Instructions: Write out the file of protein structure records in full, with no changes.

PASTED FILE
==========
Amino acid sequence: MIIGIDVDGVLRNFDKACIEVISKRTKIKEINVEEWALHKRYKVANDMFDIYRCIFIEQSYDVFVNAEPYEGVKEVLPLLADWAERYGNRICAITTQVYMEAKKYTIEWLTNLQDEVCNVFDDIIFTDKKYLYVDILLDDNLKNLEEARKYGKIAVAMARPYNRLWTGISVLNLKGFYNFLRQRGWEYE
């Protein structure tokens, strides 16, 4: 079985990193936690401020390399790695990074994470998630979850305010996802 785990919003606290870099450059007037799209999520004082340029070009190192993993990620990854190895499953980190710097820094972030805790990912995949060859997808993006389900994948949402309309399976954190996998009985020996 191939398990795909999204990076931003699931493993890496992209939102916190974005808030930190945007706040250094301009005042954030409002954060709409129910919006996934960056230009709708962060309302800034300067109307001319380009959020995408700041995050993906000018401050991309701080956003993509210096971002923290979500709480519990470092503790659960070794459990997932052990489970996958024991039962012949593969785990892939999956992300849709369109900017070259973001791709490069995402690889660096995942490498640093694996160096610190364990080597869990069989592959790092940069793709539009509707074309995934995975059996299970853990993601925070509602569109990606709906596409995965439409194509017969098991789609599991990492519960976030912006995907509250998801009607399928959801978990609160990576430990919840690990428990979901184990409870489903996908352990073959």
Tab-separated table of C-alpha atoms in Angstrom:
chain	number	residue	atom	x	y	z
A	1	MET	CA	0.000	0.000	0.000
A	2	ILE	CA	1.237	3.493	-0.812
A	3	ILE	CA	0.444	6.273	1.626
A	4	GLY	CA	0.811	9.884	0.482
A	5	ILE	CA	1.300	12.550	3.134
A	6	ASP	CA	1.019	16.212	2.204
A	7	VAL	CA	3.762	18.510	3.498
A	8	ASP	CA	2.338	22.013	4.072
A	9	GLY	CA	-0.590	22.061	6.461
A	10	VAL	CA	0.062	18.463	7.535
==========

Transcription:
Amino acid sequence: MIIGIDVDGVLRNFDKACIEVISKRTKIKEINVEEWALHKRYKVANDMFDIYRCIFIEQSYDVFVNAEPYEGVKEVLPLLADWAERYGNRICAITTQVYMEAKKYTIEWLTNLQDEVCNVFDDIIFTDKKYLYVDILLDDNLKNLEEARKYGKIAVAMARPYNRLWTGISVLNLKGFYNFLRQRGWEYE
């Protein structure tokens, strides 16, 4: 079985990193936690401020390399790695990074994470998630979850305010996802 785990919003606290870099450059007037799209999520004082340029070009190192993993990620990854190895499953980190710097820094972030805790990912995949060859997808993006389900994948949402309309399976954190996998009985020996 191939398990795909999204990076931003699931493993890496992209939102916190974005808030930190945007706040250094301009005042954030409002954060709409129910919006996934960056230009709708962060309302800034300067109307001319380009959020995408700041995050993906000018401050991309701080956003993509210096971002923290979500709480519990470092503790659960070794459990997932052990489970996958024991039962012949593969785990892939999956992300849709369109900017070259973001791709490069995402690889660096995942490498640093694996160096610190364990080597869990069989592959790092940069793709539009509707074309995934995975059996299970853990993601925070509602569109990606709906596409995965439409194509017969098991789609599991990492519960976030912006995907509250998801009607399928959801978990609160990576430990919840690990428990979901184990409870489903996908352990073959």
Tab-separated table of C-alpha atoms in Angstrom:
chain	number	residue	atom	x	y	z
A	1	MET	CA	0.000	0.000	0.000
A	2	ILE	CA	1.237	3.493	-0.812
A	3	ILE	CA	0.444	6.273	1.626
A	4	GLY	CA	0.811	9.884	0.482
A	5	ILE	CA	1.300	12.550	3.134
A	6	ASP	CA	1.019	16.212	2.204
A	7	VAL	CA	3.762	18.510	3.498
A	8	ASP	CA	2.338	22.013	4.072
A	9	GLY	CA	-0.590	22.061	6.461
A	10	VAL	CA	0.062	18.463	7.535